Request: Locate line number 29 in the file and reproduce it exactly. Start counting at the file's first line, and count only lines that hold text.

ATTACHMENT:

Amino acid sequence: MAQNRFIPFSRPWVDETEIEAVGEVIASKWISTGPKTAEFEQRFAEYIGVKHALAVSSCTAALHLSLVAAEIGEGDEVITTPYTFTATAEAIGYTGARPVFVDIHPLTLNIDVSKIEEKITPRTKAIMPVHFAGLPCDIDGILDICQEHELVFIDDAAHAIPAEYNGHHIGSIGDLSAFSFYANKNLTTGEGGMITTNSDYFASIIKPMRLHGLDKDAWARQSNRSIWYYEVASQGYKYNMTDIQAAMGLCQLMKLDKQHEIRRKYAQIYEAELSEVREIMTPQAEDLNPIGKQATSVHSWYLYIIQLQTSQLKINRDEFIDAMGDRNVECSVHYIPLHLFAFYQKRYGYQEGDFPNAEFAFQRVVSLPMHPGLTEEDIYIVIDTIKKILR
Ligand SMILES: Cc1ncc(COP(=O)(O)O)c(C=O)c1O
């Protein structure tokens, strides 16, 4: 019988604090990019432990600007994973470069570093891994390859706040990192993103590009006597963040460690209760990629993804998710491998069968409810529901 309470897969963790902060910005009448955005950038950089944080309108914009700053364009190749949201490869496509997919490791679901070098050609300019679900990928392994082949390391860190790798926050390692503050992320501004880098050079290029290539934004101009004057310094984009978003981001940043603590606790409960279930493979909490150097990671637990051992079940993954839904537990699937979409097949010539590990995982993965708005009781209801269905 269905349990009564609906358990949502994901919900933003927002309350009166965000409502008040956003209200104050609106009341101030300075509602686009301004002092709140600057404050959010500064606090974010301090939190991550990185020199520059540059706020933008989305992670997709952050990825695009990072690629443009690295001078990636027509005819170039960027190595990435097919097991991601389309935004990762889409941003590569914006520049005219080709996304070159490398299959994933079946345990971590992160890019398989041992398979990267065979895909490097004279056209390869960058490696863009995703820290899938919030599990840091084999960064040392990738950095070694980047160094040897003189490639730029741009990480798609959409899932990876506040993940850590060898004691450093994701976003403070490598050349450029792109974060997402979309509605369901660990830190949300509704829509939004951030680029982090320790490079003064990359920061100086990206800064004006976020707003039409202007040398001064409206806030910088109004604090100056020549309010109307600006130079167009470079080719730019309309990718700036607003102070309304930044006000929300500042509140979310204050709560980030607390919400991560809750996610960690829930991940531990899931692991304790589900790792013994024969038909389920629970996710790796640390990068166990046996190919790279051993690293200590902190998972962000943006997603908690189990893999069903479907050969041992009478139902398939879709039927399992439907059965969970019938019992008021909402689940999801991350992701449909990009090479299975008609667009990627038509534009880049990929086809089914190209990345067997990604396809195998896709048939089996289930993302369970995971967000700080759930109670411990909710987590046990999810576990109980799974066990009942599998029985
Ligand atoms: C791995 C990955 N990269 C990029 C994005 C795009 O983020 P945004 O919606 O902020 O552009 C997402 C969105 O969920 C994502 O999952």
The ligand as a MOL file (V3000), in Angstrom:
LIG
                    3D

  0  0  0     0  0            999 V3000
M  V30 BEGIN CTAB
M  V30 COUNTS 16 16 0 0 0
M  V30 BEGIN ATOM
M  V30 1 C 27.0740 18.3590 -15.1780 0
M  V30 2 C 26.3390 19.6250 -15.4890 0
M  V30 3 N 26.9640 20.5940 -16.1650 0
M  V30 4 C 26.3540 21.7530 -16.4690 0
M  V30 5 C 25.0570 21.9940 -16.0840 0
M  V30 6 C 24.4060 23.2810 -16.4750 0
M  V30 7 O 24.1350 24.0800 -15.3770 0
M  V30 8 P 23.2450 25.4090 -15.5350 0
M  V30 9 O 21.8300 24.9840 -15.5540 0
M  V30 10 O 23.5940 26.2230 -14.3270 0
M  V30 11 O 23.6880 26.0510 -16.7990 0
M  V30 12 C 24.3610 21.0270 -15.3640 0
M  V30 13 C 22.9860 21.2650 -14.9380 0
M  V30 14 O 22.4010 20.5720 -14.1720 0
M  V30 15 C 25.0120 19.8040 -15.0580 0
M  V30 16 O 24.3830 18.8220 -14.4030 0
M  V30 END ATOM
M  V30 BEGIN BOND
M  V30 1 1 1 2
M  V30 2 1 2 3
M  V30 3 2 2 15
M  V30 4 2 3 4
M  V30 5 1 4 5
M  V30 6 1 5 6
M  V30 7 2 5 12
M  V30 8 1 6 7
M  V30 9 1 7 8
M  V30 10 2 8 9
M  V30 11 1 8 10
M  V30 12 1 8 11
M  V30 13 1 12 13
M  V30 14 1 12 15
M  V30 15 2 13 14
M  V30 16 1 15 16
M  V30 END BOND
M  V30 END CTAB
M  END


M  V30 BEGIN BOND